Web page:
Anne I am so sorry. What a terribly sad thing for you and your family to go through. As someone with a lot of siblings who have loved and lost a lot of dogs the only advice I can give is to feel what you feel. When you feel like crying, cry. When you feel like being alone, be alone. The pain does go away after awhile thankfully, especially when we allow ourselves to dwell in our emotions.

  37. Melissa S says:

    I’m so very sorry for your loss. We lost two pups within 11 months of each other; one from a ruptured disk and another to lymphoma. One was only 5 years and the other 6 years. It is very difficult to lose a beloved family member. We do not have children, but Mr. Rogers wrote a book about pet’s dying (amazon: http://www.amazon.com/When-Pet-Dies-Fred-Rogers/dp/0698116666/ref=sr_1_1?ie=UTF8&qid=1439826009&sr=8-1&keywords=dogs+die). Also, for me, I read a book of poems called Dog Songs (http://www.amazon.com/Dog-Songs-Mary-Oliver-ebook/dp/B00C5R79MI/ref=sr_1_1?s=books&ie=UTF8&qid=1439826203&sr=1-1&keywords=dog+songs).
    Praying for you and your family.

  38. trish says:

    We had a similar experience. Our beloved dog Hank died in an accident while boarding at our vet’s office. We adopted a puppy from the pound a few weeks after getting home from our vacation, but sadly sweet Huckleberry came to us with distemper and died after a month of trying to treat her. It was a heartbreaking time for our family- my children still get weepy when we talk about that summer. We waited a few months and opened our heart to another puppy, and, four years later, we love precious Perry like we did the others. We are still nervous when we go on vacation, and she will never replace our other dogs, but she is family and we are smitten with her!

    • Meg says:

      Oh gosh, I am so sorry for your multiple losses! Life can be SO cruel at times. Your post caught my eye because we also had a wonderful Lab named Hank, who we lost to Lymphoma 6 weeks ago. I think it’s such an awesome name for a dog!! Glad to hear you found love again with Perry! Best wishes…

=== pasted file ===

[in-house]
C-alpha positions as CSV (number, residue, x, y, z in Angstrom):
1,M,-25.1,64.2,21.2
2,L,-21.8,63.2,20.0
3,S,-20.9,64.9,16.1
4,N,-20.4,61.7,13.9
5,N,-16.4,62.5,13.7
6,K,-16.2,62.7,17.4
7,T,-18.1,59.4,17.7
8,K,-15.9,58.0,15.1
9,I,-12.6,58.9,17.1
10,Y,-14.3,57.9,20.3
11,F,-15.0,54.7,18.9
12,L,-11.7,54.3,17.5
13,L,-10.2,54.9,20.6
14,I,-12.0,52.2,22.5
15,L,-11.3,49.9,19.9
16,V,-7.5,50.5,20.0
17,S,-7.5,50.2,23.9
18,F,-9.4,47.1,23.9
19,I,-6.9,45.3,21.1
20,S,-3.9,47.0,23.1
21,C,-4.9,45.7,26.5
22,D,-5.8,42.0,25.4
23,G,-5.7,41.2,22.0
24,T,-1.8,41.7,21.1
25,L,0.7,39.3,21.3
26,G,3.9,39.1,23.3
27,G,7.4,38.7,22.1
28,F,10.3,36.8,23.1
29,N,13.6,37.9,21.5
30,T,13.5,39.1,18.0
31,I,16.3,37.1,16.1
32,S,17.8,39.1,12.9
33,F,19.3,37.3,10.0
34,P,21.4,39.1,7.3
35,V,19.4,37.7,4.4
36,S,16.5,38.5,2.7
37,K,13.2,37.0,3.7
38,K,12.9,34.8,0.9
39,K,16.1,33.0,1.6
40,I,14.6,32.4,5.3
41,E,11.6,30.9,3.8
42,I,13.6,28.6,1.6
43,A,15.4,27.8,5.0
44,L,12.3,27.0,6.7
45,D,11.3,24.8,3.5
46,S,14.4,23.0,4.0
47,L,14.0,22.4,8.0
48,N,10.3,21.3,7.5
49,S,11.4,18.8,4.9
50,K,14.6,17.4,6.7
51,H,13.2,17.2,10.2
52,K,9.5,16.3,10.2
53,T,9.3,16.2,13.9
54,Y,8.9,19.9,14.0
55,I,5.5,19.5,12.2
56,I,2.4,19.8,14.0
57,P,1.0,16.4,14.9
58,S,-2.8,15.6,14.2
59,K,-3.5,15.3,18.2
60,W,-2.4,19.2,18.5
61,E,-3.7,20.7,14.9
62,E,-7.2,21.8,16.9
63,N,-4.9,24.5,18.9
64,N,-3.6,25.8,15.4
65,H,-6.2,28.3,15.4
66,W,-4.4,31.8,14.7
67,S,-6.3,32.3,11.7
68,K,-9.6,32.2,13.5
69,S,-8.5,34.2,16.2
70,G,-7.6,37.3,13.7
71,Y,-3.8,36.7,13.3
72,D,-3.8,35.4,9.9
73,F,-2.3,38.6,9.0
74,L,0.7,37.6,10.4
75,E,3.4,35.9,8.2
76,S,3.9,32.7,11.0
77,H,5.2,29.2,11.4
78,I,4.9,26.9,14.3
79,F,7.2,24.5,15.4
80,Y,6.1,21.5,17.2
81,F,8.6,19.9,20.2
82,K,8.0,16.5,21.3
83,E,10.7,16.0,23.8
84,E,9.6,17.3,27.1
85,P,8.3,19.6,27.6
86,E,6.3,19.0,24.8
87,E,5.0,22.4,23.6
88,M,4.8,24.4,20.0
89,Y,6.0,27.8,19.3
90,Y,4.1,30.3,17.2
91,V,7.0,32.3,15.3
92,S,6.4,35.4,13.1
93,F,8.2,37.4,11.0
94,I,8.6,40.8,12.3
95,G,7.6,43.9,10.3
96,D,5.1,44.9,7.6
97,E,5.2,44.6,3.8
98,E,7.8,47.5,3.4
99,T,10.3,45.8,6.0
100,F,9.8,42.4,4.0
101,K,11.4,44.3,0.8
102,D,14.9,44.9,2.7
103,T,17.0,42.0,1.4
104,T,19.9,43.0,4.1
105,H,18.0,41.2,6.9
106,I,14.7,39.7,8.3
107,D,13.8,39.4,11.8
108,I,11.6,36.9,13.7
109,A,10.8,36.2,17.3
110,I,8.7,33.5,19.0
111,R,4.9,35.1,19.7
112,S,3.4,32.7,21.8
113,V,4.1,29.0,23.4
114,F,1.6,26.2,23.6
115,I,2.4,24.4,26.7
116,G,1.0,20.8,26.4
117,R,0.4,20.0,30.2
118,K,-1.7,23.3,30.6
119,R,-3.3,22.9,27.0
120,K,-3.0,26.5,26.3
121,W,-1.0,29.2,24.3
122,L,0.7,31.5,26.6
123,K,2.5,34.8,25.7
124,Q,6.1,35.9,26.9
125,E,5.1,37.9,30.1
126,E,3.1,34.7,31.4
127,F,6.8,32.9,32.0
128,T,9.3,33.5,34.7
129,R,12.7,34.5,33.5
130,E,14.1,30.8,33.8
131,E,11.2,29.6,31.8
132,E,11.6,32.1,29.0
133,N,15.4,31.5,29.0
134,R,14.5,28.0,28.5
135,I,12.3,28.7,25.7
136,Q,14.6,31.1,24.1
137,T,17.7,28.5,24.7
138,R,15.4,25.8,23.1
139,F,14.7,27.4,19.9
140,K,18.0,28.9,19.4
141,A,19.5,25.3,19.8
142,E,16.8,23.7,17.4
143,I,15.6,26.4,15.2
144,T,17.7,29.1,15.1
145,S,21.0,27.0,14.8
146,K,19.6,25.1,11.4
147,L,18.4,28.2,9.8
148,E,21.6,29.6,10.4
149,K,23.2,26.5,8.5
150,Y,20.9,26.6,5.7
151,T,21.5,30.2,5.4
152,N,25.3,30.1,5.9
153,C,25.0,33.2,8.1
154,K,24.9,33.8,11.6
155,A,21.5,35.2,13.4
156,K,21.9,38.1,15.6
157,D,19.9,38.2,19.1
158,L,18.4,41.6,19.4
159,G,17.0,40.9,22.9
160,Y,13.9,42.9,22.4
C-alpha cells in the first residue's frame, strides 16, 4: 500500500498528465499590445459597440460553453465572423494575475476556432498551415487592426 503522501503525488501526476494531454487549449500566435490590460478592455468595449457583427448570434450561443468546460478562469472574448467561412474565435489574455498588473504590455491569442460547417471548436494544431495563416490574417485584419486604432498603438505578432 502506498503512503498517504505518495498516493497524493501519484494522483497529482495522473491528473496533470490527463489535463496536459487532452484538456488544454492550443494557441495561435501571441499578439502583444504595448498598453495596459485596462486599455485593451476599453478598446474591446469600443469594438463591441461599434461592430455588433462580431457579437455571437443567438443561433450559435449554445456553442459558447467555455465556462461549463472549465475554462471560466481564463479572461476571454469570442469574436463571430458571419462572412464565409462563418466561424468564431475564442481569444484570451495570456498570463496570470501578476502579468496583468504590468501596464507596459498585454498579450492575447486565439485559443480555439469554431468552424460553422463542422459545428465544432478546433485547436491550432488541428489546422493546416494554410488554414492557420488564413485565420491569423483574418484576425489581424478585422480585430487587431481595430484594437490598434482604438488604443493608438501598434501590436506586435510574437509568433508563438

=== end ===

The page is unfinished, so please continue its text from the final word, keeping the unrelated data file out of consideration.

39. Tori says:

    I’m so sorry for your loss. It’s so hard to understand why these things happen. But you gave Bingley a good, loving home for his short life. I hope you can take some comfort from that.

  40. i’m so sorry to read this today! losing a pet is so hard especially in accidental circumstances. i lost a cat that way almost 18 years ago, and it is still a little rough if i think about him too much. 🙁 pets are such an important part of our lives!

  41. Jo says:

    Two books helped me when we had to put our beloved basset mix Bessie to sleep 5 years ago: Cold Noses at the Pearly Gates by Gary Kurz, and C.S. Lewis’s The Problem of Pain. My heart is breaking for you and your children.

  42. Stacey says:

    I am so, so sorry. We lost our first dog to bloat when we were away on vacation four years ago. We go on the same trip each year, I feel anxious most of the time until we get back and can give our dog a big hug. Leaving a healthy dog and coming home to no dog is just a terrible experience. It was completely devastating. Please know that you will be in our thoughts.

  43. Marne says:

    I have no words of comfort, only validation. To give your heart so reluctantly, only to have it swiftly broken, is cruel. You are right to feel stunned and wordless.

    My friends (fellow Mommas to furry kids) have a book we pass around. “Dog Heaven” by Cynthia Rylant. Each time one of us lose a pup, we mail the book to them. She writes the pup’s name inside the cover, and holds onto it until it is needed again. It is a sweet, simple book.